In brief - Sound internal protocols and financial due diligence are key factors in discharging duties and ensuring compliance
In part 2 of our series, we continue this conversation with Partner Rhett Oliver about the commercial property market in 2021. This is an extract from a recent webinar.
What fiduciary duties and legal obligations do commercial real estate agents have to protect their clients, whether they're in property management or selling?
Real estate agents have fiduciary duties under the common law, and statutory duties enshrined in each state and territory's relevant legislation that applies to agents and licensing, which generally includes prescribed conduct obligations, and then there are the actual terms of the contract of appointment authority completed by the client and the agent.
The types of fiduciary duties that most agents would be familiar with are things like the duty to act in the best interest of the client, conveying and disclosing higher offers and conflict scenarios, and not making secret commissions.
In the context of dealing with phoenix or zombie companies, two agent duties are important when it comes to protecting landlords' interests or clients' interests. The first is the fiduciary duty to act in the best interest of the client or principal. The second is the statutory duty for the agent to exercise due care, skill and diligence in performing their functions, and not to make misrepresentations.
In some jurisdictions, there is a further statutory duty that requires agents to take reasonable steps to verify or ascertain facts material to the sale of the lease of the property. That leads to what steps the agent can take to discharge those duties.
The repercussions are very serious for real estate agents who don't comply. They can be exposed to orders for damages, fines, and compensation, as well as disciplinary action under the relevant state or territory legislation, which might extend to fines, restricted conditions imposed on the license, suspension, or even cancellation of or disqualification from holding a licence.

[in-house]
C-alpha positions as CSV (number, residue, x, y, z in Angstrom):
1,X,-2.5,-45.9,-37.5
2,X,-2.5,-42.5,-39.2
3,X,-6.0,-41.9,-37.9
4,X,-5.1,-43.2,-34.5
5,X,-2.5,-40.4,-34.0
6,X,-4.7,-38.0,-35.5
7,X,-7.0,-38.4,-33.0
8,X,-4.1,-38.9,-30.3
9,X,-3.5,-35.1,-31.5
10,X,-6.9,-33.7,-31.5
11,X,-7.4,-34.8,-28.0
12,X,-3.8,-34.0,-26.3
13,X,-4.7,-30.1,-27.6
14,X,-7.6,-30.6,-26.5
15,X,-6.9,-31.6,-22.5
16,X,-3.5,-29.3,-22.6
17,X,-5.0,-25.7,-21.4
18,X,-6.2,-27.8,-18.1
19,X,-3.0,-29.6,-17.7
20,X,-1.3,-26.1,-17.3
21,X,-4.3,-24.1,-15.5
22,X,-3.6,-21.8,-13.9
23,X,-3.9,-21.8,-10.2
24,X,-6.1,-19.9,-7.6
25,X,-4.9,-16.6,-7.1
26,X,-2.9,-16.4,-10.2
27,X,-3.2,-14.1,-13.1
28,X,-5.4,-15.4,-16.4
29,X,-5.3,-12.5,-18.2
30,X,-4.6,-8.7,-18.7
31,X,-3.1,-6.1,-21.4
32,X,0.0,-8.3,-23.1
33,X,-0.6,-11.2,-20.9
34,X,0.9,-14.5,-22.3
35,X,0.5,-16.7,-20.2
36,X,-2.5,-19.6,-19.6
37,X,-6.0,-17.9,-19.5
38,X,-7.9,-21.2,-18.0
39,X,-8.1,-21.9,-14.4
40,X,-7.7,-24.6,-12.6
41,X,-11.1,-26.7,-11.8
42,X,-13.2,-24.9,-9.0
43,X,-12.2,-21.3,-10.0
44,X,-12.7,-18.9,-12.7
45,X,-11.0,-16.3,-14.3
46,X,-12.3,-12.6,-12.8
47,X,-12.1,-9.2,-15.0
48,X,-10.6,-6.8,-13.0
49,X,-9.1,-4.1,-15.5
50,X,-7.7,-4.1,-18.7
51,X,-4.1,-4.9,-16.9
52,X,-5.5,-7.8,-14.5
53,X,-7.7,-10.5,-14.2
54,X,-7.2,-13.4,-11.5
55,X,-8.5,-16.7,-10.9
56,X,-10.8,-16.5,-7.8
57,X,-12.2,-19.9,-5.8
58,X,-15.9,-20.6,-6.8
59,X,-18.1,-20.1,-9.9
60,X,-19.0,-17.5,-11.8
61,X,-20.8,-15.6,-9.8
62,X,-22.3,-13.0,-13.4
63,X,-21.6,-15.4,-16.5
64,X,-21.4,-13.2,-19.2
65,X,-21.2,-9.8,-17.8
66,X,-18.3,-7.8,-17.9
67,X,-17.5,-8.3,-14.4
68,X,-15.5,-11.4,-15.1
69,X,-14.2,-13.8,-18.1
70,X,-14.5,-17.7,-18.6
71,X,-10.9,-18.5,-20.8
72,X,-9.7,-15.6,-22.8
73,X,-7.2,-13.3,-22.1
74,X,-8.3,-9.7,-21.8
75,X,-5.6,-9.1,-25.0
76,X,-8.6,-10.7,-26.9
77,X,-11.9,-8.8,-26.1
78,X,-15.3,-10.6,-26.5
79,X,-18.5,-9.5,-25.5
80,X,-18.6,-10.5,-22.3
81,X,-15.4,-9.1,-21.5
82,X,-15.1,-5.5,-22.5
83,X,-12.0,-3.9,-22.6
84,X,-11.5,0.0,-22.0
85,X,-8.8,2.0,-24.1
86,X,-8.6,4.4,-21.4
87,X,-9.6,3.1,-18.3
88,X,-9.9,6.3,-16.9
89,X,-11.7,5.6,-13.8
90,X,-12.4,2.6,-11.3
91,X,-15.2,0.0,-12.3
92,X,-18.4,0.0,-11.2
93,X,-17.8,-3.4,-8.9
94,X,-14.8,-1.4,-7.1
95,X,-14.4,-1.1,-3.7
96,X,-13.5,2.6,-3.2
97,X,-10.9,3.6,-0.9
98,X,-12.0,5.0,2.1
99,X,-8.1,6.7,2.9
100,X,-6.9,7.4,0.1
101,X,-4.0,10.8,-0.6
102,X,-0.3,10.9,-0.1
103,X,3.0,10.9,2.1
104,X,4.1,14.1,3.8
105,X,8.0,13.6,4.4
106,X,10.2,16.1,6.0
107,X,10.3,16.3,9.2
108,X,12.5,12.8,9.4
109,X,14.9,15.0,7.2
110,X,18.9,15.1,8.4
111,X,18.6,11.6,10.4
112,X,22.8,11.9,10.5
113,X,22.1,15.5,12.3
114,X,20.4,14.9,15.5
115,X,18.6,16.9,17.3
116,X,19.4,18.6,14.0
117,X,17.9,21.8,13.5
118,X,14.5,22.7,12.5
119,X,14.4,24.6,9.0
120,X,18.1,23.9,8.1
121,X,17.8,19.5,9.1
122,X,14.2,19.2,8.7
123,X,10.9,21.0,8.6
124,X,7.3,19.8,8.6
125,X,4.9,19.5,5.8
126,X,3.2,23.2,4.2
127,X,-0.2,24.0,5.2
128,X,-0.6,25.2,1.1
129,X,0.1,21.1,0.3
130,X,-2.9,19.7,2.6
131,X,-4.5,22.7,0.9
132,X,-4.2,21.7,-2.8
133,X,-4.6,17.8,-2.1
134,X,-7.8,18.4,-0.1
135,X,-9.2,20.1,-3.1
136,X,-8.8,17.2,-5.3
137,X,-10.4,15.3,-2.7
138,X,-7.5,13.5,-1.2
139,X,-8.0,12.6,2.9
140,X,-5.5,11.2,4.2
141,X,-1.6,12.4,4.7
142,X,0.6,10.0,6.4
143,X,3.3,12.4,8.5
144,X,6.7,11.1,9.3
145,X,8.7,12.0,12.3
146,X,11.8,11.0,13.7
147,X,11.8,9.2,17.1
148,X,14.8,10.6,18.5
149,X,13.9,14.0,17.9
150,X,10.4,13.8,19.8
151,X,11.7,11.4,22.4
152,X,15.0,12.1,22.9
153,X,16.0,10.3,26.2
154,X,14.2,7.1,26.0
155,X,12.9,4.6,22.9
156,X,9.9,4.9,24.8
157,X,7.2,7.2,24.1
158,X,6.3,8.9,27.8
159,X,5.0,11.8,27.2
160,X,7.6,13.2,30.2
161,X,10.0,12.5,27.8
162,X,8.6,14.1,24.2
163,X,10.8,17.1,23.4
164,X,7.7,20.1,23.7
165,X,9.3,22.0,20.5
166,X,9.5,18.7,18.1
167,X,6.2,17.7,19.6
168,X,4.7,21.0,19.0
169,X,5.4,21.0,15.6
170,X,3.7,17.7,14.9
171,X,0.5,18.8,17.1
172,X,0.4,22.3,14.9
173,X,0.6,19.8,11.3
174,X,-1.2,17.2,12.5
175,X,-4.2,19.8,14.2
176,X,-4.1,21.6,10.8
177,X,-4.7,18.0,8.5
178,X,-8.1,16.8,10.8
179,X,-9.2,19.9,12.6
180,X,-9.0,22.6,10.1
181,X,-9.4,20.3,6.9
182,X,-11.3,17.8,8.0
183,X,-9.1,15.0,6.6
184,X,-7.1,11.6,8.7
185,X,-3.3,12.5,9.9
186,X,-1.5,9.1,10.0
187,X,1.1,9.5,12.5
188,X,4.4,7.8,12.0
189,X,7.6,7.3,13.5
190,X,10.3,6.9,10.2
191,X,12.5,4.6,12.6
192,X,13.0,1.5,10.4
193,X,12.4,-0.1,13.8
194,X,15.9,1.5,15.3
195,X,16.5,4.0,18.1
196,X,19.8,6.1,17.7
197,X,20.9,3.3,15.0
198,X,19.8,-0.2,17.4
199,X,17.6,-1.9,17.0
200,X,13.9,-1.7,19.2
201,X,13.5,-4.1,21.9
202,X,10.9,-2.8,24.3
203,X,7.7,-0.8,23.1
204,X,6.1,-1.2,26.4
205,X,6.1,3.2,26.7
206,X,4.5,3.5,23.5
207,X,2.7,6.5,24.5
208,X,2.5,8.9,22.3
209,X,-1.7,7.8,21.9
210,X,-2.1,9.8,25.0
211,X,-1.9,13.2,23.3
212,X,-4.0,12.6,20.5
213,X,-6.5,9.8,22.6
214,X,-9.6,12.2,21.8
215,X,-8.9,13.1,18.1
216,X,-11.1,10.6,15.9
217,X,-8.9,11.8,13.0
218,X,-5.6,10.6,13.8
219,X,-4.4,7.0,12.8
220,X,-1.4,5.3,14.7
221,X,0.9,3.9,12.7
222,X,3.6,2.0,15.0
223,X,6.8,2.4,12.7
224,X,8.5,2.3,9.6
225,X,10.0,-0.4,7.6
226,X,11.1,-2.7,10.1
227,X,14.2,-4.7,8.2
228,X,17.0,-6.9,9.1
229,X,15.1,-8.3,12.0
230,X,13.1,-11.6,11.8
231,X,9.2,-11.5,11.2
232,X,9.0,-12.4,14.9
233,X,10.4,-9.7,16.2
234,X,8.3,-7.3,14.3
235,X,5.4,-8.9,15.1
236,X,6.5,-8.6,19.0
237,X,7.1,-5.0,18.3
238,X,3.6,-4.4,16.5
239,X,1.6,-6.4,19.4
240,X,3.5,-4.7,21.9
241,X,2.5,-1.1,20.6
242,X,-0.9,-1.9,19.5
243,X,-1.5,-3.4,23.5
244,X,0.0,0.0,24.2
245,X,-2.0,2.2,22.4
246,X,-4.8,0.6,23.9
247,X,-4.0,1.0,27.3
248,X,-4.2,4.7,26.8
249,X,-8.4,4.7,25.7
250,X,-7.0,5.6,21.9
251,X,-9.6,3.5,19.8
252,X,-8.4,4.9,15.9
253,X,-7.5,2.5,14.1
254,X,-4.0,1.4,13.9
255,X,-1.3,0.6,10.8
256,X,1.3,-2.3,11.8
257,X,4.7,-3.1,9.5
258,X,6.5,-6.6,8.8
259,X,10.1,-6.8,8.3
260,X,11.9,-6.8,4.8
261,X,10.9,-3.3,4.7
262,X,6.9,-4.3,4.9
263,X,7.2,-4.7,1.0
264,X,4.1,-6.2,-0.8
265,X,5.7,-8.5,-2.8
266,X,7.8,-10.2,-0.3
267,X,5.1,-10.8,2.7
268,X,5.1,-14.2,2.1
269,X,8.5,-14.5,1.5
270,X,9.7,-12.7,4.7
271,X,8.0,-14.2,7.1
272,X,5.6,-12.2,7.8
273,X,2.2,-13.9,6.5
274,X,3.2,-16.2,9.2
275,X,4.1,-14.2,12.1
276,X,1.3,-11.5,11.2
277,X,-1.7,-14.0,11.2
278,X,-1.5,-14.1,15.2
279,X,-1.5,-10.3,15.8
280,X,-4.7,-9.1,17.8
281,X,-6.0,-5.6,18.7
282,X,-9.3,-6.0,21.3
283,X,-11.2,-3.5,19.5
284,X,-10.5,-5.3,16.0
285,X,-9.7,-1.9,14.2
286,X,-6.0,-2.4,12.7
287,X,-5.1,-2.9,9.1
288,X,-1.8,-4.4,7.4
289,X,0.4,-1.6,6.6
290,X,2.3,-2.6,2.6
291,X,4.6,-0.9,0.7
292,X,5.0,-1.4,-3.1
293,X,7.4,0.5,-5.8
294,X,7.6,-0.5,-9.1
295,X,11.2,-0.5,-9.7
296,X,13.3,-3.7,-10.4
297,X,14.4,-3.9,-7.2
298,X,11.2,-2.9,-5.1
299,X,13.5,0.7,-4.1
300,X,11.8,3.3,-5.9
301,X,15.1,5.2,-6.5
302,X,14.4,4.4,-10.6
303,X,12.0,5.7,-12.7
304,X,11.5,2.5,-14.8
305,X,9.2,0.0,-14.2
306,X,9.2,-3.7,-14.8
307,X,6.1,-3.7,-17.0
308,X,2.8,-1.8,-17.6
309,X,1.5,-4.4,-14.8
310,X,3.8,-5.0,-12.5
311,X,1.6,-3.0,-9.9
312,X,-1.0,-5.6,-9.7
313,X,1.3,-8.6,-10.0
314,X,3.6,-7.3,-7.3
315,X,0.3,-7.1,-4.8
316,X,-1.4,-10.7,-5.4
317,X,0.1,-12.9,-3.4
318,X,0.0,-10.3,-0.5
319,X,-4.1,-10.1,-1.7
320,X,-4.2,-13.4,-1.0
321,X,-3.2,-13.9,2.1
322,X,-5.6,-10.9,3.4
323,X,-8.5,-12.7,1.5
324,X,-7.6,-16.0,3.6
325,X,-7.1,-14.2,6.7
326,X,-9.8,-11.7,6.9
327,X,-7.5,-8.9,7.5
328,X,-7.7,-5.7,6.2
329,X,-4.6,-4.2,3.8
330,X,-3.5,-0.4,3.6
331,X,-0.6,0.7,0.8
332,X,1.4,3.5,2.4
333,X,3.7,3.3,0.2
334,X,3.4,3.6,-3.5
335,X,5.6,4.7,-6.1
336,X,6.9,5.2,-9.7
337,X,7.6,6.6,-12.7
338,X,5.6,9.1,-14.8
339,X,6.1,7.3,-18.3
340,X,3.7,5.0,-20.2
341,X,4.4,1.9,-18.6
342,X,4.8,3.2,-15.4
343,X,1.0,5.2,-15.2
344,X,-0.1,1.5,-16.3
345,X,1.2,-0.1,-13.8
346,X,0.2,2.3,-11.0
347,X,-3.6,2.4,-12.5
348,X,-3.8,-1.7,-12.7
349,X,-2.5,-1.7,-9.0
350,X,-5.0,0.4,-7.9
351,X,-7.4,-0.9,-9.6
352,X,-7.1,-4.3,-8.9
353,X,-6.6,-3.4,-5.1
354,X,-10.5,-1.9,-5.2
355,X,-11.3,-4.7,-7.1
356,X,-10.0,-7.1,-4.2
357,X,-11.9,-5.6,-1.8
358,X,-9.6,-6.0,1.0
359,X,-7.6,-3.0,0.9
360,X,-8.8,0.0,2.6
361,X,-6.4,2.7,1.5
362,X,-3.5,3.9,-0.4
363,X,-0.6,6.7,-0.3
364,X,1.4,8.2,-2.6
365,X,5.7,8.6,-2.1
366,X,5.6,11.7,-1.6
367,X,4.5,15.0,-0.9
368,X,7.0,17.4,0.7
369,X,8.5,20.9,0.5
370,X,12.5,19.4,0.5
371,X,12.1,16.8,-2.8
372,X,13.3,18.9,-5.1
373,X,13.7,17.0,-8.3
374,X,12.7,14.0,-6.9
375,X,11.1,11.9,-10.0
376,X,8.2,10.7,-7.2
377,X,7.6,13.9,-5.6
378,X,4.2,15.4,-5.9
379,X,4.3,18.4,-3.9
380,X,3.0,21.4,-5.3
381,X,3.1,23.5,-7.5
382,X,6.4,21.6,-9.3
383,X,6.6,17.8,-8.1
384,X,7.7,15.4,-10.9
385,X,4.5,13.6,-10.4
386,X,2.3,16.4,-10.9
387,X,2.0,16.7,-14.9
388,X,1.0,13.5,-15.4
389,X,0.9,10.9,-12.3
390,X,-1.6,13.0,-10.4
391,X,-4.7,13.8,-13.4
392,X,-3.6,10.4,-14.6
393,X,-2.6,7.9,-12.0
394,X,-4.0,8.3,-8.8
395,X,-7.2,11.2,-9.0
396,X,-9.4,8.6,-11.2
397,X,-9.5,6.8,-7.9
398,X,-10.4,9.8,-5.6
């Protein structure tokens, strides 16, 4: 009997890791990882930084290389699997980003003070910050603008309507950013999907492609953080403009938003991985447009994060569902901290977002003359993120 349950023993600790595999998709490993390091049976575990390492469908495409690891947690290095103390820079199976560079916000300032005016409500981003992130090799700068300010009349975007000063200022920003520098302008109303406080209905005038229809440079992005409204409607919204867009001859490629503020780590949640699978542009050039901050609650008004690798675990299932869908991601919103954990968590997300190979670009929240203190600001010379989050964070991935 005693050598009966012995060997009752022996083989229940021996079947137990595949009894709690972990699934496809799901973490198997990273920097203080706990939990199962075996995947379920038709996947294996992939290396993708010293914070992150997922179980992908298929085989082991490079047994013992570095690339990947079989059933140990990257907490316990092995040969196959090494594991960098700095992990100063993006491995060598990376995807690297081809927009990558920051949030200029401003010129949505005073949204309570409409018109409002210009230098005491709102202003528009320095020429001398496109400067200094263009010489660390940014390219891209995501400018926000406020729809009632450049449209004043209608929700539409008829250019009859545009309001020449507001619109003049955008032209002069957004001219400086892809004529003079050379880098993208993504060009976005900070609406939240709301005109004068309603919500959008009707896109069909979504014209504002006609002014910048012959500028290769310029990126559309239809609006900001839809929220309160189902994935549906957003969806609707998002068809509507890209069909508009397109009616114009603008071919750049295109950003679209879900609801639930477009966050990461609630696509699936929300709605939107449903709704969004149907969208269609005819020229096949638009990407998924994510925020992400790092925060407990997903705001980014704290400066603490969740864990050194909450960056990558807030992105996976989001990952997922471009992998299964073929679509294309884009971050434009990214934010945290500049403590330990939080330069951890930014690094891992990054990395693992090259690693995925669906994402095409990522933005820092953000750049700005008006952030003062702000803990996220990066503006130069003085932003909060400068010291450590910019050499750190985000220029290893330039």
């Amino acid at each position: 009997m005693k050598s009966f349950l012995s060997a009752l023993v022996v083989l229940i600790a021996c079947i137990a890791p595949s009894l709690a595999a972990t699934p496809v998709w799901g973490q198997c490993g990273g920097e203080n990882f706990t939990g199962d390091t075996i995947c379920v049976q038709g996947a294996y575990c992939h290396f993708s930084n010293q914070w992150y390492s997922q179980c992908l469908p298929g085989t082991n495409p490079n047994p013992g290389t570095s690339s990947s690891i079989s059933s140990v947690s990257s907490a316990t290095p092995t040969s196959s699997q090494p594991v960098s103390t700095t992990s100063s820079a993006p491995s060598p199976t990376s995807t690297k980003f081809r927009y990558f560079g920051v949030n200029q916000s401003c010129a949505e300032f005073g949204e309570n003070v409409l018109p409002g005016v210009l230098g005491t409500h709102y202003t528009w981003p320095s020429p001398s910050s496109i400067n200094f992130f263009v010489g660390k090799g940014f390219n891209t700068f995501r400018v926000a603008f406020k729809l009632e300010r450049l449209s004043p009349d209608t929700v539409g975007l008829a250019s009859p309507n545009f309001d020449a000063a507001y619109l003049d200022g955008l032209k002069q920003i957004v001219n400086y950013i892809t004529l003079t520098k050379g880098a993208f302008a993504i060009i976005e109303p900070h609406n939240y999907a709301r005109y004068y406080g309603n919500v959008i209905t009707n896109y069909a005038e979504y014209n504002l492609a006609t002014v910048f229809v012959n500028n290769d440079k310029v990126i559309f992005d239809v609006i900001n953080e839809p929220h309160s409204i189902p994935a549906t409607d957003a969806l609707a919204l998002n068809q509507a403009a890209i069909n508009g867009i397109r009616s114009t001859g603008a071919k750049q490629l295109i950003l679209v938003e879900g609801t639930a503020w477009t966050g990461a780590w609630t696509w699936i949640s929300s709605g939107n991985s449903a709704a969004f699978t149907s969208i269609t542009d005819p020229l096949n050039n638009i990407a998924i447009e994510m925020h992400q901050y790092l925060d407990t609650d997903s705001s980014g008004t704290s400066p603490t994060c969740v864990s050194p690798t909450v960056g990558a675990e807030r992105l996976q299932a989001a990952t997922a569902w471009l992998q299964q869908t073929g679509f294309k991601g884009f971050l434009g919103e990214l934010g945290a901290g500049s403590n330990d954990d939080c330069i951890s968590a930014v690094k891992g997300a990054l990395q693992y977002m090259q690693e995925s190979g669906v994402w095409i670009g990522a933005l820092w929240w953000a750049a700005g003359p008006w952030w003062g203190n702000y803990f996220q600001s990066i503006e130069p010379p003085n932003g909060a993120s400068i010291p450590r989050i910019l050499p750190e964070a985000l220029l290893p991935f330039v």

It is not necessarily difficult for agents to discharge those duties and do their best to ensure compliance. It's about putting in place some good internal protocols and following them. It comes down to good financial due diligence.
To run through a few examples, in a new tenant scenario an agent, as a starting point, would probably request the corporate structure diagram of that tenant. Most tenants have some sort of taxational structuring advice before they enter into a lease and set up a special purpose vehicle trading entity. Getting that corporate structure diagram will give you a better picture of the substance to this tenant or the group within which this tenant sits.
The agent would then undertake searches. ASIC has the usual company abstract with the details on the directorship and shareholdings of these companies. But there are quite a few other search providers out there that provide far more detailed search results on these entities and that provide a fair history of any current or prior legal proceedings that those entities are a party to.
Finally, depending on the outcome of those searches, the agent might request financial information from the tenant that would ordinarily be sorted by a landlord from an assignee under an assignment of a lease or as part of a rent relief or rent waiver request, similar to the things that we've seen during the pandemic. Things like future cashflow projections, balance sheets, profit and loss statements, financial statements, all signed off by an accountant.
The same probably applies for a sale of property, perhaps adding advice to the client to undertake some sort of vendor due diligence on their tenant to make sure that they're still okay before going to the market, and being careful not to use representations like "blue chip" tenants, which are pretty frequent these days.
The best thing an agent can do is monitor a tenant's compliance with the lease, and particularly areas that may not be so obvious like repair and maintenance obligations. They're paying the rent but these other areas might be slipping slowly.
It's also worth considering the tenants' industries, as some industries such as education, hospitality and tourism have been hit harder by the pandemic than others. They may potentially struggle to pay rent, which impacts the space they occupy.
Read [part 1] in our series about the risks and opportunities for the commercial property market in 2021.
This is commentary published by Colin Biggers & Paisley for general information purposes only. This should not be relied on as specific advice. You should seek your own legal and other advice for any question, or for any specific situation or proposal, before making any final decision. The content also is subject to change. A person listed may not be admitted as a lawyer in all States and Territories. © Colin Biggers & Paisley, Australia 2024.